If the bones belong to a recently dead corpse then you have a few options. One method involves Dermestid Beetles (aka Leather Beetles or Hide Beetles), which are available to purchase from some taxidermy suppliers and may easily be acquired online. They do the hard work for you, and it is morbidly fun to watch. A simply ten gallon aquarium with a screened lid works fine (they cannot crawl up the glass). The main problem is the smell produced by their frass (beetle crap), so it is an endeavor best done outside in a covered area where the temperature will not drop below 50 degrees (they are most active between 70 and 80 degrees).
Another option is burial, letting the earth do what it does best. Burying them in pots works less well than digging a hole in the earth. Even so, you may wish to refill that hole with potting soil, as the soil in some regions is too sandy or peaty and actually will work to preserve the corpse. You want to keep the soil slightly damp, but hot. Because this method attracts ants and other pests it is best done a good distance from your home. The drawback to this method is that you will need to dig it up every three months or so to check you progress. You may wish to place a plastic colander beneath your specimen in oder to keep from loosing smaller bones. You could also leave it above ground, although it is likely to be carried off by cats and other animals. A method of compromise involves placing it beneath an upturned pot (clay works well as it breathes and absorbs moisture released from the carcass), one that is too heavy for predators to overturn. You may need to screen any holes at the top as well as weight it with bricks of similar. Again, beware of insects with this method as well and place somewhere that the smell will not affect you. Keep in mind that certain moist environments encourage the growth of certain molds and mosses that may grow into the bones, expanding them and staining them green (though not necessarily a bad look). This method works well if you have a fresh carcass you wish to dry out before applying more agressive methods, otherwise it could take some specimens years to decompose naturally.
Those options also work for carcasses that have already begun to rot, as well as with those that are mostly bones but still hold onto some soft tissue. At this stage there is still an odor to the tissue, and the bones beneath are not yet dry. It is in this state that the most options exist, for you can let the corpse mascerate in cold water, or let it simmer in hot (not boiling) water, until the tissue sloughs off the bones. To aid the process you may add to the warm water enzyme detergent (known in some places outside the US as Biological Washing Powder), these detergents contain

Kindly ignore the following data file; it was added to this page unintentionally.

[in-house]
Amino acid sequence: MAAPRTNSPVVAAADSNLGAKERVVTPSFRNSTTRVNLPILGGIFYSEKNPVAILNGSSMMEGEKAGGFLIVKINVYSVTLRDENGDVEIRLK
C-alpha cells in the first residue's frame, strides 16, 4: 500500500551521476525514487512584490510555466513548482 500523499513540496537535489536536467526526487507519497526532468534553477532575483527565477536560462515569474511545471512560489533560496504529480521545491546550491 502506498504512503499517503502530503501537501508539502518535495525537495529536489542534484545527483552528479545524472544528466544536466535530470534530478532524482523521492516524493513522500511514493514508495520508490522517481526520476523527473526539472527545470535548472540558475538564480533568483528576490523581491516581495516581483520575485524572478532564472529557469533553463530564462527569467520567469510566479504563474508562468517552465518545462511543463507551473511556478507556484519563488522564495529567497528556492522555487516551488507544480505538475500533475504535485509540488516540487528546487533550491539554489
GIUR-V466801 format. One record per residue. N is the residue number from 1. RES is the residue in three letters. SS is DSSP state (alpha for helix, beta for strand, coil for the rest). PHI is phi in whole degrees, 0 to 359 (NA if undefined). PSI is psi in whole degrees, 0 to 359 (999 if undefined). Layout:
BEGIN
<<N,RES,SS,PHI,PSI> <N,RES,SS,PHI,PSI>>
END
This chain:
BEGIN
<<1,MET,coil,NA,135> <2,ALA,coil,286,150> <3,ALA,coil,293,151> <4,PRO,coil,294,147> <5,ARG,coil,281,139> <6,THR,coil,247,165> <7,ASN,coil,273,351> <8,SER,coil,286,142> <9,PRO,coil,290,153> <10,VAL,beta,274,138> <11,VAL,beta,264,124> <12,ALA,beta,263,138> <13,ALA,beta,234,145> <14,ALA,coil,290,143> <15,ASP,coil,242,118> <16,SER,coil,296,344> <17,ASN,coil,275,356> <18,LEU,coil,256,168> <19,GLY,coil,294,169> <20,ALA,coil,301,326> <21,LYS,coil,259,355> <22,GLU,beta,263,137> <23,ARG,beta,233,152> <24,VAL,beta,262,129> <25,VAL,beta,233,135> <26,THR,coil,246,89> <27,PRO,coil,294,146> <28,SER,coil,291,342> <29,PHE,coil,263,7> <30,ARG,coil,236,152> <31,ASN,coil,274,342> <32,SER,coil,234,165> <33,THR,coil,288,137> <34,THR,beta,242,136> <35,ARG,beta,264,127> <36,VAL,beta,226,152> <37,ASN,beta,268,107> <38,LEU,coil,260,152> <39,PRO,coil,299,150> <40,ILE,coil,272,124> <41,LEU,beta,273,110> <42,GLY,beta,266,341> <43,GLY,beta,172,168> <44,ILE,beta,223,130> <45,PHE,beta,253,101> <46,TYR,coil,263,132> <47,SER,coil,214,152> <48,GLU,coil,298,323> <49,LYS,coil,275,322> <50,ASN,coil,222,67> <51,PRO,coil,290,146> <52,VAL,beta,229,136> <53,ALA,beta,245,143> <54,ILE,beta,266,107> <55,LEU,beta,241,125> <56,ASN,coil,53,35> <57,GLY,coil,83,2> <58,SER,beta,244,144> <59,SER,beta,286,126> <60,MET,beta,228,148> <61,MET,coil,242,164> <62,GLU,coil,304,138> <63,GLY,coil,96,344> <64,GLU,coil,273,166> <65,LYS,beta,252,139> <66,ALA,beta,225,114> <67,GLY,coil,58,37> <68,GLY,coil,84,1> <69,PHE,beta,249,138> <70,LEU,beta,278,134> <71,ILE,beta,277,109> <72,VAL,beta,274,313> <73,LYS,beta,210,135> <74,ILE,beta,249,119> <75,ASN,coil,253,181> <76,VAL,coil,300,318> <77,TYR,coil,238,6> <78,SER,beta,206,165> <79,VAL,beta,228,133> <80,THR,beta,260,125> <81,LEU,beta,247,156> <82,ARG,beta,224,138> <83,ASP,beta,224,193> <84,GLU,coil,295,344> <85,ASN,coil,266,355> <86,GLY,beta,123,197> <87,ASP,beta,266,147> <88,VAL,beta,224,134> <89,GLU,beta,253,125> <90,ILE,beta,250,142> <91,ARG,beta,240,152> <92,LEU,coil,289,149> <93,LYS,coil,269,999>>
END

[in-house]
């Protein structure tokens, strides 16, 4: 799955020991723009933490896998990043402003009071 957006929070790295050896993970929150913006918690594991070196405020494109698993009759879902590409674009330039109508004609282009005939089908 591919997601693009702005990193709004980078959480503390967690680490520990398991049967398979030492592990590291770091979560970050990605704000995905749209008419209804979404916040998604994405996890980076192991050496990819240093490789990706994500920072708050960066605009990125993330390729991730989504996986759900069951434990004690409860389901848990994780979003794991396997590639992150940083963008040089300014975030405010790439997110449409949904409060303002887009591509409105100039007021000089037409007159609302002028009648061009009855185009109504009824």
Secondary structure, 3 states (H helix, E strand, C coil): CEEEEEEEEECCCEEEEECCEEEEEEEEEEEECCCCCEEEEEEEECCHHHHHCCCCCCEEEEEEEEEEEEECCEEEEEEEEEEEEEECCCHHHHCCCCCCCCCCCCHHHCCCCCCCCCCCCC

actual enzymes that may be added to the warm water and will aid in the process. The enzymes only work in warm water, so you will either have to change the water twice daily (which is a good idea either way), but to really kick it up you may use a crock pot set to low. Keep in mind that the smell will not be appealing, but this can be placed in a garage or back patio, anywhere with an electrical outlet.
Should you come across a body that is already dry to the bone then a good soak can also be applied. If you are going for a clean look then you may submerge them in hydrogen peroxide for several days. This will get them white, which provided a sterile look. Personally I find that this looks unnatural and has less character than slightly yellowed and stained bones do, but to each their own.
Two things that are never recommended are boiling and bleaching. Both processes damage the bone, the former causing them to crack and shrink. Bleaching bones will deteriorate them, making them brittle. Of course added to all this will be a degree of physical labor, some scrubbing and possibly scraping of bits that just will not let go of the bone. I use a variety of small tools intended for sculpting, so check out that section of the hobby store and see what may be applicable to picking bones. Keep in mind that bones are easily damaged if too much pressure is applied. A toothbrush is also a good tool to have, indeed, gentle toothpastes can whiten bones as well as teeth.
To keep your bones from aging, which often occurs when they become too dry and brittle over time, I advise conditioning mine with. Furniture polishing oils and waxes work well of this. These do yellow the bone, so beware of that. Some choose to seal them with varnish, though this always feels unnatural to me. Because I am working in a spiritual context, I prefer to use conjure oils such as Van Van. If I feel it needs more then I use a 50/50 mixture of linseed oil and turpentine.
© 2015, Chas Bogan